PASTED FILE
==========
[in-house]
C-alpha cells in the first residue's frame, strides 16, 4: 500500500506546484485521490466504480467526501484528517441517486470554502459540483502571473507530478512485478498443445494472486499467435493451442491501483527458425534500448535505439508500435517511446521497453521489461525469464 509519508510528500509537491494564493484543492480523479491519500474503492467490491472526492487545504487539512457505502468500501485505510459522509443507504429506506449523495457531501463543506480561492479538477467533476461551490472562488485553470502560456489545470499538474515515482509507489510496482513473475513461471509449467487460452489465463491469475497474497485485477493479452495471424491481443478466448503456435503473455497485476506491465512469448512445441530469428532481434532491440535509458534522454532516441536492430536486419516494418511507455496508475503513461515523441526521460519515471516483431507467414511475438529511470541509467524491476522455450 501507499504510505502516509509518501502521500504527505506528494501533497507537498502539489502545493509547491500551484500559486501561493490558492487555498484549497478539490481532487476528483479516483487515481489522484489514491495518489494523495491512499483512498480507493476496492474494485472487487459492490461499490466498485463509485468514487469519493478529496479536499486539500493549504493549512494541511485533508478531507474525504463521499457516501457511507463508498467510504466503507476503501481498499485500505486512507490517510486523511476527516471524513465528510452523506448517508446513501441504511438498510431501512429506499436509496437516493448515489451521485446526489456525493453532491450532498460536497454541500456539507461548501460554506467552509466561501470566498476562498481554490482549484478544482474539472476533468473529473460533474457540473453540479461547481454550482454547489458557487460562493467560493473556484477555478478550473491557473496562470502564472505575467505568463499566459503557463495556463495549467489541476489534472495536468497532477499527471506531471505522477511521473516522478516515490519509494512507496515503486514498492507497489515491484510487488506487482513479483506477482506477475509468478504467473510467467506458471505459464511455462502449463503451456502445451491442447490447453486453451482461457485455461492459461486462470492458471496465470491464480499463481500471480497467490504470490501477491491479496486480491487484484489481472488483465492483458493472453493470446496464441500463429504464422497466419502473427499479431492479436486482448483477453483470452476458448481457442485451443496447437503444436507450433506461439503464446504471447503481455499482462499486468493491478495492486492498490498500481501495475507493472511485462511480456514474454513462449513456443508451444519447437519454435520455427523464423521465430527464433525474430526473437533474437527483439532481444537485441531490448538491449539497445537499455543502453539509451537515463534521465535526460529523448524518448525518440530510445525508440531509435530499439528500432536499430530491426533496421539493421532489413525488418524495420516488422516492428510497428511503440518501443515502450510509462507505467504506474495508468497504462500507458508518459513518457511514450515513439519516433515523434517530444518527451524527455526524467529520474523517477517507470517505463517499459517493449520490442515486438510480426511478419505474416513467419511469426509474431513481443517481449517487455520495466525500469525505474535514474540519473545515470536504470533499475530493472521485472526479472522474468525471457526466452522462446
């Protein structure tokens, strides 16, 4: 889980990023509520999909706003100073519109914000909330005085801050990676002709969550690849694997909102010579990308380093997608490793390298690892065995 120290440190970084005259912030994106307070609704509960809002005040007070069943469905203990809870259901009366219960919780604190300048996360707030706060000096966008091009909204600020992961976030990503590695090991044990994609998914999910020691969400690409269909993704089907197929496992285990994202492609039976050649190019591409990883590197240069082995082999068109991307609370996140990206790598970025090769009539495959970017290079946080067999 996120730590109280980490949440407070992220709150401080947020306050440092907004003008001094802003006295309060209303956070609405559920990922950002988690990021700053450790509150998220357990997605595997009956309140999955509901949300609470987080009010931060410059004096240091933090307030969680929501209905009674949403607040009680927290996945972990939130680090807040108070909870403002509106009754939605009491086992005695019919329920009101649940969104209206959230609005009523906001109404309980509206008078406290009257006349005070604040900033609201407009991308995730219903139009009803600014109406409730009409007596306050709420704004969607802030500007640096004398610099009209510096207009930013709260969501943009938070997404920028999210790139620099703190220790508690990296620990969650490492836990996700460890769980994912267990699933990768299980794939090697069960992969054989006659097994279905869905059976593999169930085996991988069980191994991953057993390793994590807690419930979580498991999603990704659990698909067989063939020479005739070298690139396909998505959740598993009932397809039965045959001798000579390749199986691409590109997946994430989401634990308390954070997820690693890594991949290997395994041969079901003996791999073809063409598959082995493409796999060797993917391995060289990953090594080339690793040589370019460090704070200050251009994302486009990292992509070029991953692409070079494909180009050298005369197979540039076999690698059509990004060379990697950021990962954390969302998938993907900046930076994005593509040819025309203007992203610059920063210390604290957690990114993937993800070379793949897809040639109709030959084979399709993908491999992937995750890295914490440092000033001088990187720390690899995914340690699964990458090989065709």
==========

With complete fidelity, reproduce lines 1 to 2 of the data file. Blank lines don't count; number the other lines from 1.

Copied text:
[in-house]
C-alpha cells in the first residue's frame, strides 16, 4: 500500500506546484485521490466504480467526501484528517441517486470554502459540483502571473507530478512485478498443445494472486499467435493451442491501483527458425534500448535505439508500435517511446521497453521489461525469464 509519508510528500509537491494564493484543492480523479491519500474503492467490491472526492487545504487539512457505502468500501485505510459522509443507504429506506449523495457531501463543506480561492479538477467533476461551490472562488485553470502560456489545470499538474515515482509507489510496482513473475513461471509449467487460452489465463491469475497474497485485477493479452495471424491481443478466448503456435503473455497485476506491465512469448512445441530469428532481434532491440535509458534522454532516441536492430536486419516494418511507455496508475503513461515523441526521460519515471516483431507467414511475438529511470541509467524491476522455450 501507499504510505502516509509518501502521500504527505506528494501533497507537498502539489502545493509547491500551484500559486501561493490558492487555498484549497478539490481532487476528483479516483487515481489522484489514491495518489494523495491512499483512498480507493476496492474494485472487487459492490461499490466498485463509485468514487469519493478529496479536499486539500493549504493549512494541511485533508478531507474525504463521499457516501457511507463508498467510504466503507476503501481498499485500505486512507490517510486523511476527516471524513465528510452523506448517508446513501441504511438498510431501512429506499436509496437516493448515489451521485446526489456525493453532491450532498460536497454541500456539507461548501460554506467552509466561501470566498476562498481554490482549484478544482474539472476533468473529473460533474457540473453540479461547481454550482454547489458557487460562493467560493473556484477555478478550473491557473496562470502564472505575467505568463499566459503557463495556463495549467489541476489534472495536468497532477499527471506531471505522477511521473516522478516515490519509494512507496515503486514498492507497489515491484510487488506487482513479483506477482506477475509468478504467473510467467506458471505459464511455462502449463503451456502445451491442447490447453486453451482461457485455461492459461486462470492458471496465470491464480499463481500471480497467490504470490501477491491479496486480491487484484489481472488483465492483458493472453493470446496464441500463429504464422497466419502473427499479431492479436486482448483477453483470452476458448481457442485451443496447437503444436507450433506461439503464446504471447503481455499482462499486468493491478495492486492498490498500481501495475507493472511485462511480456514474454513462449513456443508451444519447437519454435520455427523464423521465430527464433525474430526473437533474437527483439532481444537485441531490448538491449539497445537499455543502453539509451537515463534521465535526460529523448524518448525518440530510445525508440531509435530499439528500432536499430530491426533496421539493421532489413525488418524495420516488422516492428510497428511503440518501443515502450510509462507505467504506474495508468497504462500507458508518459513518457511514450515513439519516433515523434517530444518527451524527455526524467529520474523517477517507470517505463517499459517493449520490442515486438510480426511478419505474416513467419511469426509474431513481443517481449517487455520495466525500469525505474535514474540519473545515470536504470533499475530493472521485472526479472522474468525471457526466452522462446